Can you sue someone who caused a crash for criminal acts?

When someone causes a car crash, they can totally change your life. If they don’t have good insurance coverage, you could be left with unpaid medical bills and property damage expenses. Even when they have good insurance, the lasting impact of your injuries could affect your career and earning potential for the rest of your life.

When insurance isn’t enough to cover all of your losses, a personal injury lawsuit could help reimburse you for medical bills, unearned income and car repair expenses. Taking someone to court requires proof that they were either negligent or that they engaged in wrongful acts that left you with losses.

If someone broke the law by driving while drunk or without a license, can you take them to civil court even if the state prosecuted them for the crash?

Your right to compensation is separate from the criminal case

If Missouri prosecutors decide they have a case based on the circumstances of the crash, they can charge the other driver with a criminal offense for getting behind the wheel after drinking or for driving without insurance coverage. That criminal case does not affect your civil right to compensation.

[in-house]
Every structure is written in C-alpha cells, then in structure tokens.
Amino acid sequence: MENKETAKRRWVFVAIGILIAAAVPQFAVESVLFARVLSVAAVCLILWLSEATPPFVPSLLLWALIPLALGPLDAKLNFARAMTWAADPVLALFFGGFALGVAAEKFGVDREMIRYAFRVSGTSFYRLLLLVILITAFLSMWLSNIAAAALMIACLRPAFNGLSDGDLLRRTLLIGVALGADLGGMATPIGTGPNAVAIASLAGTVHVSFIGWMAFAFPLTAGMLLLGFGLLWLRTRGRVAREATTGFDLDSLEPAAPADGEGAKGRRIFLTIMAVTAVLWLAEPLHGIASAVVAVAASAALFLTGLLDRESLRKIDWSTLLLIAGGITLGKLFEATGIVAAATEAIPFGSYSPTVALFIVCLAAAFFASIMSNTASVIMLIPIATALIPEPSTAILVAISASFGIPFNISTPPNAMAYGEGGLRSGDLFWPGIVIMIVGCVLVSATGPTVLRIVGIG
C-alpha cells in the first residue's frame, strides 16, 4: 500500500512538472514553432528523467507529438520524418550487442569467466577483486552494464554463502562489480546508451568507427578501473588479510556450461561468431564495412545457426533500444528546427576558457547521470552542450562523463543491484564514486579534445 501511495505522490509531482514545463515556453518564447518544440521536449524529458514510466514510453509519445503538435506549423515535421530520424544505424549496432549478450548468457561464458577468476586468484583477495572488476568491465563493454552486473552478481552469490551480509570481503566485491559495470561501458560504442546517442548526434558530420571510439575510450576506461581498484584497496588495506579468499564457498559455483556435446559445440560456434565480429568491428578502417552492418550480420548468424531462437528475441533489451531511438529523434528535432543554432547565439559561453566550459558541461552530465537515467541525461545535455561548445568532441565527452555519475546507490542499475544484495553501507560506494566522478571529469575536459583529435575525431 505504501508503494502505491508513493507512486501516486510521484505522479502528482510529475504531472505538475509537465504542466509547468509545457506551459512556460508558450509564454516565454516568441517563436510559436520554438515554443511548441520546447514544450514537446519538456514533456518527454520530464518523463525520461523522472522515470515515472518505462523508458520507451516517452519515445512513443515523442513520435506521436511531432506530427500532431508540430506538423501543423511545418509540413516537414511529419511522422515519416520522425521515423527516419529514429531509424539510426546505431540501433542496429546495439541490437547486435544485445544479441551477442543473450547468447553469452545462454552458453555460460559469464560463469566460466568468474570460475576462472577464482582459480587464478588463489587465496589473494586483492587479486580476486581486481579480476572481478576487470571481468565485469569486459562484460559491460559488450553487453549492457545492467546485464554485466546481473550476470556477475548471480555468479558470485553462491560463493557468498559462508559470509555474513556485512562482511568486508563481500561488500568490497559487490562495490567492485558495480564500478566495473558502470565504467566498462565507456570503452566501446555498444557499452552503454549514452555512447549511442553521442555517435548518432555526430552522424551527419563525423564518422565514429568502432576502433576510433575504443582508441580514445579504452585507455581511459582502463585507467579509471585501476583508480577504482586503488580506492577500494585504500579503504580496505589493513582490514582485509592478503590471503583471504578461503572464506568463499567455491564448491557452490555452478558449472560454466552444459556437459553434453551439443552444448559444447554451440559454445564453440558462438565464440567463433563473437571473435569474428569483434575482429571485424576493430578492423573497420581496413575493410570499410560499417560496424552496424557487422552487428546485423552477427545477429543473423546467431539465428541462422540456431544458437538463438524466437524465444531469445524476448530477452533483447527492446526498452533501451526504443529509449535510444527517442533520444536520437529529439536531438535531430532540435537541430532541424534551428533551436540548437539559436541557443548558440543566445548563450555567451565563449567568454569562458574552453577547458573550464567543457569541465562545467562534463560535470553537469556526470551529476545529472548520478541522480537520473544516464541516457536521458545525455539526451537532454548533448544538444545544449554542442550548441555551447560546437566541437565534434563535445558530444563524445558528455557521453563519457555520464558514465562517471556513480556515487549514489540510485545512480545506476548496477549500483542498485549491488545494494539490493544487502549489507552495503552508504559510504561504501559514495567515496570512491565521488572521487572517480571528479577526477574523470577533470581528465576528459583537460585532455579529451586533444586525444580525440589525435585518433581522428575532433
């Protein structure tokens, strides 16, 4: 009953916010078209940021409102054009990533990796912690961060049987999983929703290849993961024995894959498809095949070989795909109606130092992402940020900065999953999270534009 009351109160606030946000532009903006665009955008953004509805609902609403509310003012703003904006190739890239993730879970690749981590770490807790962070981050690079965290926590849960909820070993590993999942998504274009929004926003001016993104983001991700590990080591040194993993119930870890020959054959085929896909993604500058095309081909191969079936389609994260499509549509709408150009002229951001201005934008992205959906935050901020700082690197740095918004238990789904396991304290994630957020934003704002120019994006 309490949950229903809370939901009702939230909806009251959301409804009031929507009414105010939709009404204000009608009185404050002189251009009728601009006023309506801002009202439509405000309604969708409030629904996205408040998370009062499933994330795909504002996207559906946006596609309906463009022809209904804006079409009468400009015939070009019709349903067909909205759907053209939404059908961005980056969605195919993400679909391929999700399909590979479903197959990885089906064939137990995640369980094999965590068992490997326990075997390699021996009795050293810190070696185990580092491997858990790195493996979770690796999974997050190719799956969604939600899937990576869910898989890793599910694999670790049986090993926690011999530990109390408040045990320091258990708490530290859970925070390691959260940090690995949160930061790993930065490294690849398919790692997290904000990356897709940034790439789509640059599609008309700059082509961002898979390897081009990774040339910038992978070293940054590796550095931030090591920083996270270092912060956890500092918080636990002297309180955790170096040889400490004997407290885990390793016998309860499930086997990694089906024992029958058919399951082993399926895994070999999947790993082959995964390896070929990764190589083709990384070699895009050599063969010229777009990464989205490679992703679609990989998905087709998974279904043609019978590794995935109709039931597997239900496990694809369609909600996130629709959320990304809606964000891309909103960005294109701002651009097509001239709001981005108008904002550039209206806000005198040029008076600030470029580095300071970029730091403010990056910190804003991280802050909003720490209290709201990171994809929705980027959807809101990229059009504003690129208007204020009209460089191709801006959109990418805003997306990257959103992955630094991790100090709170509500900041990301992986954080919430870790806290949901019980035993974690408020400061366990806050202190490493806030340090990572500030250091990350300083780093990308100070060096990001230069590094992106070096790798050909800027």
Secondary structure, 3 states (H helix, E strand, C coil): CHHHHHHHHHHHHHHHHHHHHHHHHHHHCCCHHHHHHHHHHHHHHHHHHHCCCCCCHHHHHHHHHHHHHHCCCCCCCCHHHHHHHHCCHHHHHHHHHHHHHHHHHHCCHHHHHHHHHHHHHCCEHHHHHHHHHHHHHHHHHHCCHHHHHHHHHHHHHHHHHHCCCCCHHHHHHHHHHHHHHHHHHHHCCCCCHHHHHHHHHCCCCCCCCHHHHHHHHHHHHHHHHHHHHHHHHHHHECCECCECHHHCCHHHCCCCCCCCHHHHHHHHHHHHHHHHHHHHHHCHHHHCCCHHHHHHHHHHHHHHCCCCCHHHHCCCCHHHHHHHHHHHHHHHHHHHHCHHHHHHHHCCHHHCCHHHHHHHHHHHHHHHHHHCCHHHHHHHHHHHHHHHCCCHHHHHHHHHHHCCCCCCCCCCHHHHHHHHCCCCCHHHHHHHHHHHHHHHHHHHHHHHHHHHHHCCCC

Some people think that suing a driver after a car crash might constitute Double Jeopardy, but that is not the case. Protection from Double Jeopardy under the Fifth Amendment only applies to criminal prosecution and not to the civil consequences of someone’s misconduct.

Not only can you still sue after the state prosecutes the other driver, but their conviction might help your case in civil court. You can potentially use the evidence or results from the criminal case to help strengthen your claim to compensation.

Civil justice can be as important as criminal justice

Holding someone criminally accountable for the impact of their bad decisions is important, but so is giving the victims of their behavior an opportunity for economic justice. You shouldn’t have to empty your savings account or go into debt to respond to someone else’s choices.

A civil lawsuit helps you limit your own financial losses caused by someone else’s misconduct. It can also help you feel vindicated, particularly if the criminal proceedings did not result in a conviction. Knowing your rights if you get hurt in a car wreck can help you make the right decisions afterward.